22. 22. 1 -4 HOURS BEFORE TRAINING Focus on CHO Small amounts of PRO may be tolerated  2–4 oz lean meat  8 fl oz milk, yogurt Lean protein sources preferable
    23. 23. PROTEIN DURINGTRAINING/COMPETITION?  PRO can serve as an energy source  Too slow for intense activity  Must go through liver before getting to muscle except BCAAs  Benefit of consumption questionable  Hydration beverages (Accelerade) with PRO does not appear to improve performance/endurance  AA taste bad in sports drinks
    24. 24. PROTEIN DURINGTRAINING/COMPETITION? Research supporting BCAAs  Ingestion may prevent central nervous system fatigue due to low blood levels Research results inconsistent Limited effect on performance
    25. 25. PROTEIN AFTER TRAINING Critical for recovery Increased rate of PRO synthesis  Availability of food effects synthesis rate Positive PRO balance dependent on:  AA composition  AA blood concentration  Timing of feeding
    26. 26. PROTEIN AFTER TRAINING  Type:  Influences hyperaminoacidemia  Complete PROs  Casein  Whey  Soy  Foods containing essential AAs  Whole food sources recommended
    27. 27. PROTEIN AFTER TRAINING Better absorption when consumed with CHO  Increased circulating insulin promotes protein synthesis Improved recovery & muscle repair Best if consumed within 60 min to 3 hours of exercise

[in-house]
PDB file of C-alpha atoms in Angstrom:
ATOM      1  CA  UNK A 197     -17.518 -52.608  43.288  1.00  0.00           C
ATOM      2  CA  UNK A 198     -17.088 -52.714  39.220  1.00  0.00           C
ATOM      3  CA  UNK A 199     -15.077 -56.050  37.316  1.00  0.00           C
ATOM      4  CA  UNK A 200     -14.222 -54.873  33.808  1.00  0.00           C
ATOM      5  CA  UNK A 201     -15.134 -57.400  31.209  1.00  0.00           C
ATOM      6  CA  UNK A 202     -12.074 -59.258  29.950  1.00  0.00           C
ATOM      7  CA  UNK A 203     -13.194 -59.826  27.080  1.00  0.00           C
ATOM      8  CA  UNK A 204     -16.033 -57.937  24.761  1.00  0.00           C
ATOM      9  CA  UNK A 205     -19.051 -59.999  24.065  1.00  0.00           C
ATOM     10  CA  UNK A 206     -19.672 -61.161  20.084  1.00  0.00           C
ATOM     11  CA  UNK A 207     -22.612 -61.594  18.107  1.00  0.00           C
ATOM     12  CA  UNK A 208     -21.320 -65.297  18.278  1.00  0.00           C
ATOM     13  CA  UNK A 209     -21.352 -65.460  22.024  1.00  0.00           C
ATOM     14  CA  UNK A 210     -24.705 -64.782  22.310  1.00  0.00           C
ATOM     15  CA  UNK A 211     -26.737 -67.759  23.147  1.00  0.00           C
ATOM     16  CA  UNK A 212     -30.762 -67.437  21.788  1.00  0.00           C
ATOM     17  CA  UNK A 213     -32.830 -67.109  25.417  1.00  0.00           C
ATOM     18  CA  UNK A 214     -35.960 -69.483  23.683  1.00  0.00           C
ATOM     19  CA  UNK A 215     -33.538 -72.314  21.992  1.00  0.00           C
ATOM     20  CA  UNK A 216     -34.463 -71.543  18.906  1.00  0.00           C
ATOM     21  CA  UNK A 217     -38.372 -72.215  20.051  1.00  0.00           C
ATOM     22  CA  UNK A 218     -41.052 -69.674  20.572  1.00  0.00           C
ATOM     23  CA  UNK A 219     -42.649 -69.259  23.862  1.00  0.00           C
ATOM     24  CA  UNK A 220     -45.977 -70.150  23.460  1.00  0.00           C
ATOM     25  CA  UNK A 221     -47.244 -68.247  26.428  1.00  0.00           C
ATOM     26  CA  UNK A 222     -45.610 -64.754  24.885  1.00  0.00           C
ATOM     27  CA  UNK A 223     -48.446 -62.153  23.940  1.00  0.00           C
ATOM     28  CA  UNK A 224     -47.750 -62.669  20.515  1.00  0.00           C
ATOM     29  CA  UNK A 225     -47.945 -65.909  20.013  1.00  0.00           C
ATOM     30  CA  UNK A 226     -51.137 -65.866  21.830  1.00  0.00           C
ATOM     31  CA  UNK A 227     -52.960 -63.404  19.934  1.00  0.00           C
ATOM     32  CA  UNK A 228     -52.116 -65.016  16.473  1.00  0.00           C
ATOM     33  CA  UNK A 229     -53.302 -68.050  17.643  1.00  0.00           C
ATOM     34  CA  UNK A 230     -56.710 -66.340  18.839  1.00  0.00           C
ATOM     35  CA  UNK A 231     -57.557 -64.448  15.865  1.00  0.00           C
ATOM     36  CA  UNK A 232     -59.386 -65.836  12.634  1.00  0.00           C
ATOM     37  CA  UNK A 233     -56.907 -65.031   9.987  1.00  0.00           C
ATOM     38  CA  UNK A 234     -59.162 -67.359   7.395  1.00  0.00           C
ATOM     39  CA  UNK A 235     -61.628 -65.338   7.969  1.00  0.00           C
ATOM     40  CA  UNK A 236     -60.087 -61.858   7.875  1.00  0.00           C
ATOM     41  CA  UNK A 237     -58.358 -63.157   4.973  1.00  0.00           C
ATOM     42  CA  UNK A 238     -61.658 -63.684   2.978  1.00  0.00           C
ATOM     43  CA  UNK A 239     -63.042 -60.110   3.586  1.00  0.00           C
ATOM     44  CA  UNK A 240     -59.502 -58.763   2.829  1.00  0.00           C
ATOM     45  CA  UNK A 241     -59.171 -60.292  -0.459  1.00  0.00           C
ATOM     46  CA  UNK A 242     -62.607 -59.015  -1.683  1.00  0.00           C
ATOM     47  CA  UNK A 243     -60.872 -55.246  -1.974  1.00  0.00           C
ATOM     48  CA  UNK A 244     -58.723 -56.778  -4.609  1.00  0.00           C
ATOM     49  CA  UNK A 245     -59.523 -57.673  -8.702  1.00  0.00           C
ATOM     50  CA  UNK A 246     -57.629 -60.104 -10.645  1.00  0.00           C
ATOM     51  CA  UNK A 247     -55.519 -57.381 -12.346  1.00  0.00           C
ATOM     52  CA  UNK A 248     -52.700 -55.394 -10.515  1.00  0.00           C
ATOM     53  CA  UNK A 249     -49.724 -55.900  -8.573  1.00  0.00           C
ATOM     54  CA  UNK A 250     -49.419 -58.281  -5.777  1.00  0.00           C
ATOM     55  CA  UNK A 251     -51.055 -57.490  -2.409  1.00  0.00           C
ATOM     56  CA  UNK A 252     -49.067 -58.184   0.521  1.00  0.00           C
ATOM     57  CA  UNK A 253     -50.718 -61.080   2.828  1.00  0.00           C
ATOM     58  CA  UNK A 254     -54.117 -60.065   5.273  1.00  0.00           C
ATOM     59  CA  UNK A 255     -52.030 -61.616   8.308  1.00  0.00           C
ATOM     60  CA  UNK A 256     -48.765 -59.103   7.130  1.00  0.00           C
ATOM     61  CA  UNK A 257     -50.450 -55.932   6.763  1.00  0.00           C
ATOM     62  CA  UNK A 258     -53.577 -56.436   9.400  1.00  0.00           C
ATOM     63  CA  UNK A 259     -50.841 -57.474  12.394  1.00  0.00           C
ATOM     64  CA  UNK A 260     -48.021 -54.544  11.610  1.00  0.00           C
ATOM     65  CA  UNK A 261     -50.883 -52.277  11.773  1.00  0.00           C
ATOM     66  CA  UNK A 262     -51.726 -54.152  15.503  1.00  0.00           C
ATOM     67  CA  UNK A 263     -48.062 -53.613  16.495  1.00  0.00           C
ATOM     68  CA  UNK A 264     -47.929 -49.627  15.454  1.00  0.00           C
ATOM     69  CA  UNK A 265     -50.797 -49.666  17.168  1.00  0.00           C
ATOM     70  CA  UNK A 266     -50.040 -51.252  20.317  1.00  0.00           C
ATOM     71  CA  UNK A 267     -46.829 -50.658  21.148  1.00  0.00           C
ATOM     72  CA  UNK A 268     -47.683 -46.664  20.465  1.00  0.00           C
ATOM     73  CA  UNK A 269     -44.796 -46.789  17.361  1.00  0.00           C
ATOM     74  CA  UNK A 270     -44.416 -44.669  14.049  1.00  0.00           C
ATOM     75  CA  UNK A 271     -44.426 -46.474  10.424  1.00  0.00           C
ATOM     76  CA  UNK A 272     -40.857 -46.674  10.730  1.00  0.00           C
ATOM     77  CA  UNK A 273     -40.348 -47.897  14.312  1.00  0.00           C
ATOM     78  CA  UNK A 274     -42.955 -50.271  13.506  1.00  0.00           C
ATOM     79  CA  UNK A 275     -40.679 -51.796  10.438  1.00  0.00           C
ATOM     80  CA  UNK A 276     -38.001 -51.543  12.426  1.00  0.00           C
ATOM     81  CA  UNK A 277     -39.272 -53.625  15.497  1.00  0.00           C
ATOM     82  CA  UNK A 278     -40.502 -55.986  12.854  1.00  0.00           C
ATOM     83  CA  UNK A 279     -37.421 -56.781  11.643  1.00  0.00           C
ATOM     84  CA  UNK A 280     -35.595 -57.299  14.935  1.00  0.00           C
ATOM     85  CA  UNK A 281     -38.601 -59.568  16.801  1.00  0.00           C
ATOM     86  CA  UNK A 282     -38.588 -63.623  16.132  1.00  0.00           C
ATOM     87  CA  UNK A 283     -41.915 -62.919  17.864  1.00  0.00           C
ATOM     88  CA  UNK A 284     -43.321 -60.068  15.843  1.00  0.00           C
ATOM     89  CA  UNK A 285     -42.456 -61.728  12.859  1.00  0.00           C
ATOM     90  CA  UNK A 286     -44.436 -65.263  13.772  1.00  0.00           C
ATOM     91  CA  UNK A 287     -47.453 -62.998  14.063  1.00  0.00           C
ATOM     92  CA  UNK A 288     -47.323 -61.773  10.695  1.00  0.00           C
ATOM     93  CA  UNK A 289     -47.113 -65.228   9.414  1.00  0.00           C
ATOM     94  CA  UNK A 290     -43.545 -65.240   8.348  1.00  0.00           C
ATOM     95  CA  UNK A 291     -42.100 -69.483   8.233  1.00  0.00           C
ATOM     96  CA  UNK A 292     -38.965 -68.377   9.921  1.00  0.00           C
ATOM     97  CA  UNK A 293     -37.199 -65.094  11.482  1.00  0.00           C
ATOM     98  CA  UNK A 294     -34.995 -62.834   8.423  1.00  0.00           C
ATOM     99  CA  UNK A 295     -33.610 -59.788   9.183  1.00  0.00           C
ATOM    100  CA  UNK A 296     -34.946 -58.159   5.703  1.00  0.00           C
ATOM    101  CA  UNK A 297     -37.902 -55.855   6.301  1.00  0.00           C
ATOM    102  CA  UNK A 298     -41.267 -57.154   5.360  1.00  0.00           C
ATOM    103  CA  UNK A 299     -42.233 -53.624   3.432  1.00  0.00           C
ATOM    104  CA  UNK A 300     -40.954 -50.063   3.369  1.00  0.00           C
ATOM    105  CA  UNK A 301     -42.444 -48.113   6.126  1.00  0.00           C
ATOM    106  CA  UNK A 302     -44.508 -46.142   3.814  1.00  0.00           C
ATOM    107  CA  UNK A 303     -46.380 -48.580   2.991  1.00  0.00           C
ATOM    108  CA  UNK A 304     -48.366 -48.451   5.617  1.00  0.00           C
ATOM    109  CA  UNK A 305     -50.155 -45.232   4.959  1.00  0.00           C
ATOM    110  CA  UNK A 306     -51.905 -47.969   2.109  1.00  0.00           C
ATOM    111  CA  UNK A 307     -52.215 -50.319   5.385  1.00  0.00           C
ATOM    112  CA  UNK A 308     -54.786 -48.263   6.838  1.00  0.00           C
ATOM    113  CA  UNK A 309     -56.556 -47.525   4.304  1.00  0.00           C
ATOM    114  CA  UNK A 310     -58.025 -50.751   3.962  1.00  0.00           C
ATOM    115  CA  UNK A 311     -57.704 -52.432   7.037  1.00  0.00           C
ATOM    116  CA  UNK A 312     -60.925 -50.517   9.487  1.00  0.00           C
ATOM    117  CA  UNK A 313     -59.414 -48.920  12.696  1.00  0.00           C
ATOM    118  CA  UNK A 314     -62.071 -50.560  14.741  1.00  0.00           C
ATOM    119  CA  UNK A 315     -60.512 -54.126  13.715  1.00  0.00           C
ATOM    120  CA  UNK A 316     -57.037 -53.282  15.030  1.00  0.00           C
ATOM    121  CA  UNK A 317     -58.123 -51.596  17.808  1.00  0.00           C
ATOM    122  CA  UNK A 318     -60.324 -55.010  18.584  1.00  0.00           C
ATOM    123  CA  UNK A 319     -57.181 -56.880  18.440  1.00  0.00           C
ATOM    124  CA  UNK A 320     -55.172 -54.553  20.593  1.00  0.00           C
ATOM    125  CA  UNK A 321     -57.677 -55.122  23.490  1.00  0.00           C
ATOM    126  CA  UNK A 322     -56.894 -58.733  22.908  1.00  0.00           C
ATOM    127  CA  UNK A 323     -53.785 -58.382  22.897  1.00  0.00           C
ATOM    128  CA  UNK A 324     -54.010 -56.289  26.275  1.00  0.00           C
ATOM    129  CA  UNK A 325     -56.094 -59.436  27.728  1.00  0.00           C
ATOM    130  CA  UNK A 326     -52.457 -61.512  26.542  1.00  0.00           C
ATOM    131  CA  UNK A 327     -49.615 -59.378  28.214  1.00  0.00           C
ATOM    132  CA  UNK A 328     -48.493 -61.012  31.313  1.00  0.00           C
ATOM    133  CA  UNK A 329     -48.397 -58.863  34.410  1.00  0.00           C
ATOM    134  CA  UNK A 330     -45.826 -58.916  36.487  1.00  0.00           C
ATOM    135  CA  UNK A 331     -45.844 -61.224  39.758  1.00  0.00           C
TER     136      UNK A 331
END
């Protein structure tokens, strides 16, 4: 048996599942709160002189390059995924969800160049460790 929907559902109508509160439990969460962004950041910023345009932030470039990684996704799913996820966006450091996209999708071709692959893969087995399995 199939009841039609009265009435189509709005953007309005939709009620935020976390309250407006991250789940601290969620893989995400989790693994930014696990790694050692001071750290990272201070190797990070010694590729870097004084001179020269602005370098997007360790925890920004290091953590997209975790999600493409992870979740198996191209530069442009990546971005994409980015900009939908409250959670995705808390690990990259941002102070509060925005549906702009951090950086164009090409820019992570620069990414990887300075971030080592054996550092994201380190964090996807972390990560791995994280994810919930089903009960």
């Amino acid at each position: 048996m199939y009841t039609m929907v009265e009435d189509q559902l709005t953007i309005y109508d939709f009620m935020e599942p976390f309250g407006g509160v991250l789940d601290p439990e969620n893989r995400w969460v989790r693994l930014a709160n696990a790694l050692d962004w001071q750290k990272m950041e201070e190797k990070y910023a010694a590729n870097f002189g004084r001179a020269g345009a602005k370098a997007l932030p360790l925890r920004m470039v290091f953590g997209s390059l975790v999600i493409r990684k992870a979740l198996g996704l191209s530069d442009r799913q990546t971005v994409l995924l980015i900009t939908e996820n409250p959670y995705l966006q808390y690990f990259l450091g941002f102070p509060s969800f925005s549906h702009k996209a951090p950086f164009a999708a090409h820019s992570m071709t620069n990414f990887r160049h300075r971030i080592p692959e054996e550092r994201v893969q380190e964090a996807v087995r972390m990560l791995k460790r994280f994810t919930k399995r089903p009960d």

28. 28. HOW MUCH? EXAMPLES 6 grams essential AAs   Chocolate milk PRO synthesis  Yogurt & nuts General recommendations  Meat sandwich on whole  6-20 g PRO post exercise wheat Consume within 3 hours or less of exercise for maximum effect of muscle building hormonesPROTEIN AFTER TRAINING
    29. 29. CHOCOLATE MILK FOR RECOVERY Provides PRO & CHO in amounts shown to promote muscle synthesis & glycogen repletion Provides essential AA & BCAA important for muscle anabolism Provides Na+ & K+ lost in sweat Promotes greater fluid replacement & retention compared to sports drinks Contains many other essential vitamins/minerals
    30. 30. SUMMARY PRO is a key nutrient for muscle mass Complete, high quality & complementary PRO can provide essential AAs for athletes Athletes should achieve a positive N2 balance for muscle building & repair Athletes have higher PRO needs than non-athletes  1.4-2 strength, 1.2-2 endurance, 1.2-1.6 team sports PRO needs depend on: weight, training status, calorie & CHO intake, weight gain/loss, quality & type PRO before & after exercise can benefit athletes
    31. 31. REFERENCESFink HH, Burgoon LA, Mikesky AE, eds. Practical Applications in Sports Nutrition. Sudbury, MA: Jones and Bartlett; 2012Gibala MJ. Howarth KR. Protein and exercise. In: Dunford M, ed. Sports Nutrition: A Practice Manual for Professionals, 4th ed. American Dietetic Association; 2006.Roy BD. Milk: the new sports drink? A review. J Int Soc Sports Nutr. 2008;5:15.